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Climate Change Stress Test Highlights Flooding Risks

Preliminary climate-related stress testing analysis carried out by the Reserve Bank of New Zealand – Te Pūtea Matua indicates that river and surface water flooding may pose an even greater risk to bank residential mortgage portfolios than coastal flooding.

The findings are being pre-released in an excerpt from our forthcoming November 2022 Financial Stability Report.

“Our long-term aim is to support banks to build their capability to identify climate risks and find solutions to the significant data and modelling challenges involved. In turn, this will lead to more proactive management of climate risk,” Deputy Governor Christian Hawkesby says.

“Although the exercise was far from exhaustive, it provided helpful estimates of exposures to selected climate hazards. We will use these findings to help build a picture of system-wide risk and to design further climate-related stress testing activities.”

In our coastal flooding exercise, we asked banks to measure the exposure in their mortgage portfolios to flood zones under varying levels of sea level rise ranging from 20 centimetres to 1 metre — a range consistent with modelling from 2040 to 2100 by the Intergovernmental Panel on Climate Change. The results found there were significant differences in the share of mortgage lending on properties that lie within a coastal flood zone across different regions.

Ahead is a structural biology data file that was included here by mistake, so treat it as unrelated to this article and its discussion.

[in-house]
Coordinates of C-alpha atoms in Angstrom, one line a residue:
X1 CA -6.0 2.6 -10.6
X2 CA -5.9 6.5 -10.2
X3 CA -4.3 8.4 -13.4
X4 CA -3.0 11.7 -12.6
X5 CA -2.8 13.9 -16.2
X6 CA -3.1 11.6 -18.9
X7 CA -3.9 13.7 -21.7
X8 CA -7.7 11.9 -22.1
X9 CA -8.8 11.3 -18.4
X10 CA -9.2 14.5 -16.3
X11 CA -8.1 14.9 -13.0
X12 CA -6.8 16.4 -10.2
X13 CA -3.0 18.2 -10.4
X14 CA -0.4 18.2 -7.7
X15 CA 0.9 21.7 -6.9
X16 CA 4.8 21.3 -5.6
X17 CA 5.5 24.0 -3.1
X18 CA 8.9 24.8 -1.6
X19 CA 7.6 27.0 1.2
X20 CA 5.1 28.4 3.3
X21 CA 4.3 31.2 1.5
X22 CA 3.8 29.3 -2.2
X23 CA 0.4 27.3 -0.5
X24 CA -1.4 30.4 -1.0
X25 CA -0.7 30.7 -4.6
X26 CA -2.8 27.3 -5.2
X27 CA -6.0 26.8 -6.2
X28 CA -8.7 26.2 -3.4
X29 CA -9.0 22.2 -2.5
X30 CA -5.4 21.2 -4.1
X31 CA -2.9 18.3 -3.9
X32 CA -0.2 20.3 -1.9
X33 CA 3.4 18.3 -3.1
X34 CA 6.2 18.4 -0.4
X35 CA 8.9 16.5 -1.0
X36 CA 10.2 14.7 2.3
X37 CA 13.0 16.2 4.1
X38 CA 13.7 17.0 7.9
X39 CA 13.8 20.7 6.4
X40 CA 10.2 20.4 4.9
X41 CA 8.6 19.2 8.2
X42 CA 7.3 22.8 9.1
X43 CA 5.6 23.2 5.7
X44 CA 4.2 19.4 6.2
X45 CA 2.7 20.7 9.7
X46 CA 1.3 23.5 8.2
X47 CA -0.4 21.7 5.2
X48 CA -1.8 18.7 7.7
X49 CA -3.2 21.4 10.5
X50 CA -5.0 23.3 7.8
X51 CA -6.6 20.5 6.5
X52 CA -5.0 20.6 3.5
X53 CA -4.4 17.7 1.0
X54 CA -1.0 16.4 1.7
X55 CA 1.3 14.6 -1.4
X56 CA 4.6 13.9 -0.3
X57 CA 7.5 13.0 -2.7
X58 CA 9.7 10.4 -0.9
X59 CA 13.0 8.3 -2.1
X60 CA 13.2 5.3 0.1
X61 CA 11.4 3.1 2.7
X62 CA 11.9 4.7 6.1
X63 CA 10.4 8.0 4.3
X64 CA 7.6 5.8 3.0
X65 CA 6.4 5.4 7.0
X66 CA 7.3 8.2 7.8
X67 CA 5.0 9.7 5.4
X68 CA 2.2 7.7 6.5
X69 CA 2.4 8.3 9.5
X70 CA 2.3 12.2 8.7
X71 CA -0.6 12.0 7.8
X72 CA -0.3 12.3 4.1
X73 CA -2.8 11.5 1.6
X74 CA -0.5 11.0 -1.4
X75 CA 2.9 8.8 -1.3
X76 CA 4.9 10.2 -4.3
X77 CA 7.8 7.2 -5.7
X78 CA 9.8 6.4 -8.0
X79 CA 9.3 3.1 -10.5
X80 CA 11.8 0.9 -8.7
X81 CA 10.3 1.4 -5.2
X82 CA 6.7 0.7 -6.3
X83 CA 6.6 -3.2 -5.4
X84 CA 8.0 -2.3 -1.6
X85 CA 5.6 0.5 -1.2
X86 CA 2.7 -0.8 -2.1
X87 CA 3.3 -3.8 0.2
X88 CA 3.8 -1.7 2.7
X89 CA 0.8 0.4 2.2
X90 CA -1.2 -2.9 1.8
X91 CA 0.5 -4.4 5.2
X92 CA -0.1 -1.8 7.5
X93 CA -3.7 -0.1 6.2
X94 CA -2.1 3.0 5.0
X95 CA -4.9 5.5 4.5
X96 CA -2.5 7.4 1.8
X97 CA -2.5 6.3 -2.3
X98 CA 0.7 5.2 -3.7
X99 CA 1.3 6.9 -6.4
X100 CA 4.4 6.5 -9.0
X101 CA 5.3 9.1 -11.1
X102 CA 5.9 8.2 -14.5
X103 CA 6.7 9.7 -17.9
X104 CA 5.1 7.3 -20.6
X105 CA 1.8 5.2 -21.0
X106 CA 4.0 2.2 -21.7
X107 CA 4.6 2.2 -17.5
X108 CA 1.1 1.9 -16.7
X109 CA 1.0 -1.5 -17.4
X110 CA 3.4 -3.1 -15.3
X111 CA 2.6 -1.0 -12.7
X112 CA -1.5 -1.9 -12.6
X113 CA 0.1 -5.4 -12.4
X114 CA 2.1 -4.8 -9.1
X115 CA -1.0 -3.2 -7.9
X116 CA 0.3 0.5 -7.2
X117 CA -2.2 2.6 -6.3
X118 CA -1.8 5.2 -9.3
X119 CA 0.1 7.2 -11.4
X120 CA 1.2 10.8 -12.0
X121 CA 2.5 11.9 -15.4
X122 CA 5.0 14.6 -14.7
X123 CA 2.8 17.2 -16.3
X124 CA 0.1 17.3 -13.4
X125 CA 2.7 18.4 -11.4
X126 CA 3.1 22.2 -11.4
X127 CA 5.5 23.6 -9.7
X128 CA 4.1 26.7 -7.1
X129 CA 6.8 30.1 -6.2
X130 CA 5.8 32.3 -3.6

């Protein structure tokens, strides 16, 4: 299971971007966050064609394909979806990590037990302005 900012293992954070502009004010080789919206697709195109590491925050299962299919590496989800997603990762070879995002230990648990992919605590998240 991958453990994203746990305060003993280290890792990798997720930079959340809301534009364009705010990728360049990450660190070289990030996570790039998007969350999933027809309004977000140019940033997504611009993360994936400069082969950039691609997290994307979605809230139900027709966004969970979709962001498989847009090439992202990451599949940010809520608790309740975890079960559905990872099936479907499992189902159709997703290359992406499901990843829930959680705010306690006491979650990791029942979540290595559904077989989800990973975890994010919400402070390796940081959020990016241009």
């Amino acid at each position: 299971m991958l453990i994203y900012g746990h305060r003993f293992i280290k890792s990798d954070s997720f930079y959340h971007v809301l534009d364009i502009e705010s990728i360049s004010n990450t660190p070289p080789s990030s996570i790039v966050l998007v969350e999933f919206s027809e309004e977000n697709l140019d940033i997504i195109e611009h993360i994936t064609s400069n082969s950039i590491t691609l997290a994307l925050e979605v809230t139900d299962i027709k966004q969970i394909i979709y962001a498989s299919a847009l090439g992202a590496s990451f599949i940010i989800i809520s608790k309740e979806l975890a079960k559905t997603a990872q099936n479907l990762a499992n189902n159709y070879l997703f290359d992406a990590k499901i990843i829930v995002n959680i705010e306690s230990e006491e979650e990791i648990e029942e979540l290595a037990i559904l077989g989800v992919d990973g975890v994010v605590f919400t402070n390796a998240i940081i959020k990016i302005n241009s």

In our assessment of banks’ exposure to river and surface water flood risk we focussed on the Auckland region. The results indicated that in a severe scenario, more than a quarter of the banks’ current Auckland mortgage lending was on land that could be impacted by flooding.

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“Although the exercise was limited to flooding risk for residential mortgages, it will help us explore financial system risks from climate change as we build and design further climate-related stress testing activities,” Mr Hawkesby says.

Further, detailed analysis of the flooding results will be published in a Reserve Bank Bulletin article next year.

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